“Voice commerce represents the next major disruption in the retail industry, and just as e-commerce and mobile commerce changed the retail landscape, shopping through smart speaker promises to do the same,” said John Franklin of OC&C.


UAE banks benefit from US Fed rate rises

Updated 47 min 17 sec ago
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UAE banks benefit from US Fed rate rises

  • With the dirham pegged to the US dollar, the actions of the US central bank have a direct impact on interest rates charged by UAE banks
  • With another Fed rate hike potentially on the horizon in December, analysts said the Gulf country’s banks could find it harder to keep ramping up the cost of borrowing

LONDON: Banks in the UAE are reaping the benefits of the US Federal Reserve’s three rate rises so far this year, with healthy increases in net interest incomes helping bolster profits.
With the dirham pegged to the US dollar, the actions of the US central bank have a direct impact on interest rates charged by UAE banks.
The UAE Central Bank last increased its repo rate by 25 basis points and raised interest rates on certificates of deposit on Sept. 26 to bring it in line with the Fed’s earlier move.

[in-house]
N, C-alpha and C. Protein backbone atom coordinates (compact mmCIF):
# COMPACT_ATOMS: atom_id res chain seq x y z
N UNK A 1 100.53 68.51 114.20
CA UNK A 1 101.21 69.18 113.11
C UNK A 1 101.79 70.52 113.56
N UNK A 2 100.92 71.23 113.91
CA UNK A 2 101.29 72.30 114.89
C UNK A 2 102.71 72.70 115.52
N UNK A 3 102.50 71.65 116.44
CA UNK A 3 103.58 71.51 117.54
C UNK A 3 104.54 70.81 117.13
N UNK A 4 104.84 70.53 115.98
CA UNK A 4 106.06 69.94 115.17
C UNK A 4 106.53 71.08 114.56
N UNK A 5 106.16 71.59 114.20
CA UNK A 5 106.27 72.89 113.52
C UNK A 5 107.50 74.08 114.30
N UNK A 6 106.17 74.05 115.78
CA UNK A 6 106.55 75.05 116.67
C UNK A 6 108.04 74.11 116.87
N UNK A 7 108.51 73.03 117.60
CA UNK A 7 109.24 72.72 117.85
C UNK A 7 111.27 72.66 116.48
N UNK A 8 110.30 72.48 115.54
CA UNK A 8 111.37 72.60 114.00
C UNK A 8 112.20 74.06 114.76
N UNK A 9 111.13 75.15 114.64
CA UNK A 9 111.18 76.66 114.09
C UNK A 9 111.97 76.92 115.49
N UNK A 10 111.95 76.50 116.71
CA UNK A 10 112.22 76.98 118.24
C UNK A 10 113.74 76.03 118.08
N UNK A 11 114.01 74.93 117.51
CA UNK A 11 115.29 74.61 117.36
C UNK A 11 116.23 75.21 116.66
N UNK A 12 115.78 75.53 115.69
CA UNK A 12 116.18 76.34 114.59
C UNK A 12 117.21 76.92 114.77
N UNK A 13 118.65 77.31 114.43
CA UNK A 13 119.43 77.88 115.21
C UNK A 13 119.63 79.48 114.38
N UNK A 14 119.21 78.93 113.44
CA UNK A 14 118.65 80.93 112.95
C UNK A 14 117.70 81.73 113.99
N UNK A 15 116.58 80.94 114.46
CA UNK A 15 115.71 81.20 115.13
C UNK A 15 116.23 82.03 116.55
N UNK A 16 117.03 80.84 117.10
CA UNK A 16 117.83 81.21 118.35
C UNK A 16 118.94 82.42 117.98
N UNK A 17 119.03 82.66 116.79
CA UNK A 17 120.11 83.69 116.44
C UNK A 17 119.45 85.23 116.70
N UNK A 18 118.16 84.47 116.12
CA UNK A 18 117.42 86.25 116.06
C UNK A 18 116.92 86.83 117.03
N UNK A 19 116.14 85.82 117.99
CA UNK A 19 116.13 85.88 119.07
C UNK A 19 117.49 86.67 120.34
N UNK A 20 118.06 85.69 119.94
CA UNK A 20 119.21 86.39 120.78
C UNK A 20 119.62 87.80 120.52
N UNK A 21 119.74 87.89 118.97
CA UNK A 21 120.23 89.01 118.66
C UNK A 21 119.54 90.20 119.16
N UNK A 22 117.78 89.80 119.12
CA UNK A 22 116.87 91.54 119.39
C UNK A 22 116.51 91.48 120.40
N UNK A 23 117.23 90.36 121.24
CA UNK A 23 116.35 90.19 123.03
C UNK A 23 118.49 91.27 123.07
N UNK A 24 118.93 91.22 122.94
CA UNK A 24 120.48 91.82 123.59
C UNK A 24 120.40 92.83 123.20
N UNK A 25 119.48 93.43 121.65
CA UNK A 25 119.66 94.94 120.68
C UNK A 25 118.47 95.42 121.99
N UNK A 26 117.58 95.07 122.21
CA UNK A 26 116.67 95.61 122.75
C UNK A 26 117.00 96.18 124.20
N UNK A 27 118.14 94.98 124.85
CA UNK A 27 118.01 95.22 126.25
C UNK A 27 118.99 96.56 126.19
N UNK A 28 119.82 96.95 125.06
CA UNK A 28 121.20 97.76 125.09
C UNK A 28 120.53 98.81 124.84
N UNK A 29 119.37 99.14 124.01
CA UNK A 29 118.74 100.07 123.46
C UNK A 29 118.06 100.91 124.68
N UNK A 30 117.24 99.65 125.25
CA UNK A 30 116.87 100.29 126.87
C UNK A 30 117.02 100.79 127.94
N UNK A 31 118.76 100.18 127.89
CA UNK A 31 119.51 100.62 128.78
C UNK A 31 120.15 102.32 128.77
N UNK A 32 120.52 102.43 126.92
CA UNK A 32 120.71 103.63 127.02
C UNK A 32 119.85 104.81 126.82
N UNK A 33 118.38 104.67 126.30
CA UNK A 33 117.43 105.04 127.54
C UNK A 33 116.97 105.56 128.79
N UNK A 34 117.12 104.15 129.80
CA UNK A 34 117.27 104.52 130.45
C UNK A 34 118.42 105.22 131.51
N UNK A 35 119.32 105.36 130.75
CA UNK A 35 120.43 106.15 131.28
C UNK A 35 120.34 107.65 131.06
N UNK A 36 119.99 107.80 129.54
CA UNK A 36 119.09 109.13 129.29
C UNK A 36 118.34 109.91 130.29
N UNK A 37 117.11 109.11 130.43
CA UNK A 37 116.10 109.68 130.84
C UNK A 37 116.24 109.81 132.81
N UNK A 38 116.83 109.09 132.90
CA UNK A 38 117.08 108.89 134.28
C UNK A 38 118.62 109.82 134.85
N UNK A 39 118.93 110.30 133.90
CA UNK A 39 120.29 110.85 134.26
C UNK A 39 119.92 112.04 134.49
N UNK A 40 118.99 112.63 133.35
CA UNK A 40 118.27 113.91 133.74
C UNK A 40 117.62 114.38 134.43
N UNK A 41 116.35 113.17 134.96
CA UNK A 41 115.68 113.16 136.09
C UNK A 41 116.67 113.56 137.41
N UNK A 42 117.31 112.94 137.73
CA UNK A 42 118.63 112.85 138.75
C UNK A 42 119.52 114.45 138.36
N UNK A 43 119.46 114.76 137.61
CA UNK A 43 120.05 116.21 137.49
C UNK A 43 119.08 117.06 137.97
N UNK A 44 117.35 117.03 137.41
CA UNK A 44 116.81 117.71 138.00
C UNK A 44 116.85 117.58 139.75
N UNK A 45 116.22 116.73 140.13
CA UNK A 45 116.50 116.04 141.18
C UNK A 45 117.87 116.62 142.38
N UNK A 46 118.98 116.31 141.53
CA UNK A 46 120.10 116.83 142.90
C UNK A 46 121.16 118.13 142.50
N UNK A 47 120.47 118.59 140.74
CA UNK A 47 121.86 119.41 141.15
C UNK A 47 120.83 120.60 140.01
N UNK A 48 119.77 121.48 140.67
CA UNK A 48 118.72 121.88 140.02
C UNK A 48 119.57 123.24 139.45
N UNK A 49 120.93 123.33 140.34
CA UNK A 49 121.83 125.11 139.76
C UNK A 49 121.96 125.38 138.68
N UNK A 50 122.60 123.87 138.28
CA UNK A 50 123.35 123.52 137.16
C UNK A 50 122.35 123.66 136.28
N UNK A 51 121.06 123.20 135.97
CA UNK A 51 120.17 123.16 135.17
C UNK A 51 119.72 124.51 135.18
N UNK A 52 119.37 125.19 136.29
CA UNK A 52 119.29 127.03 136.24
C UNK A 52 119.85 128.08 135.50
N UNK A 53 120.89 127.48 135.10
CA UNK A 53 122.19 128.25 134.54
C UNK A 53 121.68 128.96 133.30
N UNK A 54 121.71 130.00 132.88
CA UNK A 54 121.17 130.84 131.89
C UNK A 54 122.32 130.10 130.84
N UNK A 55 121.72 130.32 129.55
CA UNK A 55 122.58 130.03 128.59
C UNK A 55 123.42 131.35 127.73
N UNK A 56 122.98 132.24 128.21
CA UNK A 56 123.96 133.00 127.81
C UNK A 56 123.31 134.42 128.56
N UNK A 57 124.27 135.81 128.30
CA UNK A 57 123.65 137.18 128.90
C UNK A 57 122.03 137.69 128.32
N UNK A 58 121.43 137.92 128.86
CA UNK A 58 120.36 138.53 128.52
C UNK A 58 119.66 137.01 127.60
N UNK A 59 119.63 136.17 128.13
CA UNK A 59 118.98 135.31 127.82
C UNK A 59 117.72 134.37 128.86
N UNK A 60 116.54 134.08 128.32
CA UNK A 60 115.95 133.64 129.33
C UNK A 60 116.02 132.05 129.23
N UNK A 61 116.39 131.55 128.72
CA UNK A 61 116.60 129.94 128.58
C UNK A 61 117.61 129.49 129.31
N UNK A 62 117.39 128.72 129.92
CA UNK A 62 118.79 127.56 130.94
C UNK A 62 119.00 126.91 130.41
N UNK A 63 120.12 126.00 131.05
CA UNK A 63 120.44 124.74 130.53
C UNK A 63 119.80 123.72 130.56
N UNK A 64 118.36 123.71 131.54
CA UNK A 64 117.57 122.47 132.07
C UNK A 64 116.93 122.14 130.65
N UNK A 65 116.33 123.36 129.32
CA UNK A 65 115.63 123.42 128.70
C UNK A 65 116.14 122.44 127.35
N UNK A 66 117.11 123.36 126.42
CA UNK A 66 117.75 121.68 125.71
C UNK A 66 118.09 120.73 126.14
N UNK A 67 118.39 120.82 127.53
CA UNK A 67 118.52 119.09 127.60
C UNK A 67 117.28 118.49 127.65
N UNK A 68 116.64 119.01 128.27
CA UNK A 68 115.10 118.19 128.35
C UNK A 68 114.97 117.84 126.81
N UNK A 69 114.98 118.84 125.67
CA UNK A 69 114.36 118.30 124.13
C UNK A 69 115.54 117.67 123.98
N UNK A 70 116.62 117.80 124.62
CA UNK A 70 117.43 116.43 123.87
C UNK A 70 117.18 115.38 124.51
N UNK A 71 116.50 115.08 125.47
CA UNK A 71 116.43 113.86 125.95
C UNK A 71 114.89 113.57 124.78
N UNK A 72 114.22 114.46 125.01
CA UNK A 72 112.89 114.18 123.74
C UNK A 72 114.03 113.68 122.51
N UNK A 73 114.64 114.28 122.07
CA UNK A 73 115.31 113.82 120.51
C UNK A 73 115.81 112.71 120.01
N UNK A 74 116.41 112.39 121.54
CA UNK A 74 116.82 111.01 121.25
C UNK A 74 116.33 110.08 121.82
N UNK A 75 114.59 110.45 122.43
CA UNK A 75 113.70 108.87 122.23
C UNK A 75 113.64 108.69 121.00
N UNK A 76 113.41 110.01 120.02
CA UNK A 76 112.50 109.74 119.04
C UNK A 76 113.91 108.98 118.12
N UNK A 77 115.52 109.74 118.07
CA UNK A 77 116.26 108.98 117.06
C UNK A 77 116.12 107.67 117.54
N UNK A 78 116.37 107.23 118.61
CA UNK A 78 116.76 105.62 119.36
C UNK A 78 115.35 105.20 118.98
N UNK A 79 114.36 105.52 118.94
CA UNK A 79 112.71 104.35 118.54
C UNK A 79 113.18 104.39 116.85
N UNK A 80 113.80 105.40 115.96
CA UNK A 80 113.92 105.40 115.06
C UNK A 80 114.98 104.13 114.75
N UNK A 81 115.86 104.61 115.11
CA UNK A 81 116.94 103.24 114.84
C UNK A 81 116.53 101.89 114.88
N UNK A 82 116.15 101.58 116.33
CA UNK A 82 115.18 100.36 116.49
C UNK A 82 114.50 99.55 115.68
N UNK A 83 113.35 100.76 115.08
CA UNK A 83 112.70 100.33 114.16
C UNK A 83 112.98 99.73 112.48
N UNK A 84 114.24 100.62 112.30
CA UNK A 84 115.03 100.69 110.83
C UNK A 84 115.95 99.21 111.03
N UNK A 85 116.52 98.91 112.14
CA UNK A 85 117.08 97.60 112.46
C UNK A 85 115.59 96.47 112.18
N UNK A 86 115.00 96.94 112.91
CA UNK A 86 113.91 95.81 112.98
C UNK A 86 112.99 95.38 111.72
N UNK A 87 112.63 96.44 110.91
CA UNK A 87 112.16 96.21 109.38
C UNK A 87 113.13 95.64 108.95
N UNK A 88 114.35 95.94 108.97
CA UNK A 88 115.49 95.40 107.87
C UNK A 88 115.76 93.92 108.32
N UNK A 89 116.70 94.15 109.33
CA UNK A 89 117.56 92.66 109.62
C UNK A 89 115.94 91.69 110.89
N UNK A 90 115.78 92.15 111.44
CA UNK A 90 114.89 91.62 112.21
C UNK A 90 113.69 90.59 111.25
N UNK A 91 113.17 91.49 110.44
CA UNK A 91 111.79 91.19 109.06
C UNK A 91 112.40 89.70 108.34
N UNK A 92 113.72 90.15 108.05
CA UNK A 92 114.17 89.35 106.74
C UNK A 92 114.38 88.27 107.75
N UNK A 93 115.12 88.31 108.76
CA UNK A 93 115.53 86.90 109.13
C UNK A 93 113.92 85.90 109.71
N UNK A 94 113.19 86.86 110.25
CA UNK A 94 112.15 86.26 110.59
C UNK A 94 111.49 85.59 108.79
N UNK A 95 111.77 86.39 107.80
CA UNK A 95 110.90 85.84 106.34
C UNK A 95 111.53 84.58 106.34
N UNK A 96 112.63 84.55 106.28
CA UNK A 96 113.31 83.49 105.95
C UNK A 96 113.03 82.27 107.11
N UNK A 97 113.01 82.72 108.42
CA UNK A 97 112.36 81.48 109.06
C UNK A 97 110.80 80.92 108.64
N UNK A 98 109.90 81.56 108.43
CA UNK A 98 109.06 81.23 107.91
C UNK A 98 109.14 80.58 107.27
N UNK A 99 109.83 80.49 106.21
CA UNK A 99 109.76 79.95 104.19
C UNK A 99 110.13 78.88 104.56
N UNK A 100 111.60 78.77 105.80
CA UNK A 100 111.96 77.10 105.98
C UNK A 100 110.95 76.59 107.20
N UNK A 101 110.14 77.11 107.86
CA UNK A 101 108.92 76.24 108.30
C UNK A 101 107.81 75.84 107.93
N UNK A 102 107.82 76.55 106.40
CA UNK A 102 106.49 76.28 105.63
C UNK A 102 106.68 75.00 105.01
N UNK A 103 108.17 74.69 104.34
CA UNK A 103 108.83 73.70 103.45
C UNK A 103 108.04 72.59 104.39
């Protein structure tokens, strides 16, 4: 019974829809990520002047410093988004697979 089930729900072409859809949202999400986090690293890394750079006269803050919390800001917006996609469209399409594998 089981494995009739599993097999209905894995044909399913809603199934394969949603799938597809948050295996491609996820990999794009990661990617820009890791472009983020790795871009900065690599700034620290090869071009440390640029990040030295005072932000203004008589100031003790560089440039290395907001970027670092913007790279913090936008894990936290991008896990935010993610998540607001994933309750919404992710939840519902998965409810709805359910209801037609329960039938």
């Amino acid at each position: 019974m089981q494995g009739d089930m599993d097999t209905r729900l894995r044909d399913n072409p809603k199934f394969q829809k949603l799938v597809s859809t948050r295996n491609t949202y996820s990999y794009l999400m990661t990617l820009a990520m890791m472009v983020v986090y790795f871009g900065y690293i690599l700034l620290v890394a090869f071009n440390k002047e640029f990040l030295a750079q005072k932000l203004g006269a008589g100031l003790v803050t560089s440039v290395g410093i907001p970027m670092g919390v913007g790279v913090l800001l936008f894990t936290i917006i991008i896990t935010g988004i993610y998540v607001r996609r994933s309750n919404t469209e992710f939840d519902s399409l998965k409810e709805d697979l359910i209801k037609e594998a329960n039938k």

With another Fed rate hike potentially on the horizon in December, analysts said the Gulf country’s banks could find it harder to keep ramping up the cost of borrowing for their corporates or individual clients.
“Due to ample liquidity in the system, supported by high crude prices, banks are struggling to pass the rate hikes to customers,” said Chiradeep Ghosh, research analyst at Sico Bank in Bahrain.

 

 “We expect UAE banks to report only a modest (net interest margin) expansion, despite a likely three to four more Fed rate hikes by the end of 2019.”
In the last reported quarter, UAE banks revealed increases in net interest income of varying degrees.
Banks’ profitability is typically driven by net interest income, which accounted for 69 percent of the UAE sector’s total net revenue in 2017, according to a Oct. 3 Moody’s Investors Services report.
Dubai-headquartered Emirates NBD reported one of the largest increases in interest income this year.
The bank posted net profits of 7.7 billion dirhams ($2.1 billion) for first nine months of the year, 24 percent up year-on-year. This increase was supported by 9.5 billion dirhams in net interest income, a 19 percent increase on the previous year. In contrast, non-interest income dropped 2 percent for the same time period.
First Abu Dhabi Bank (FAB) reported smaller increases, with net interest income reaching 9.75 billion dirhams for the first nine months of the year, marginally up by 0.1 percent.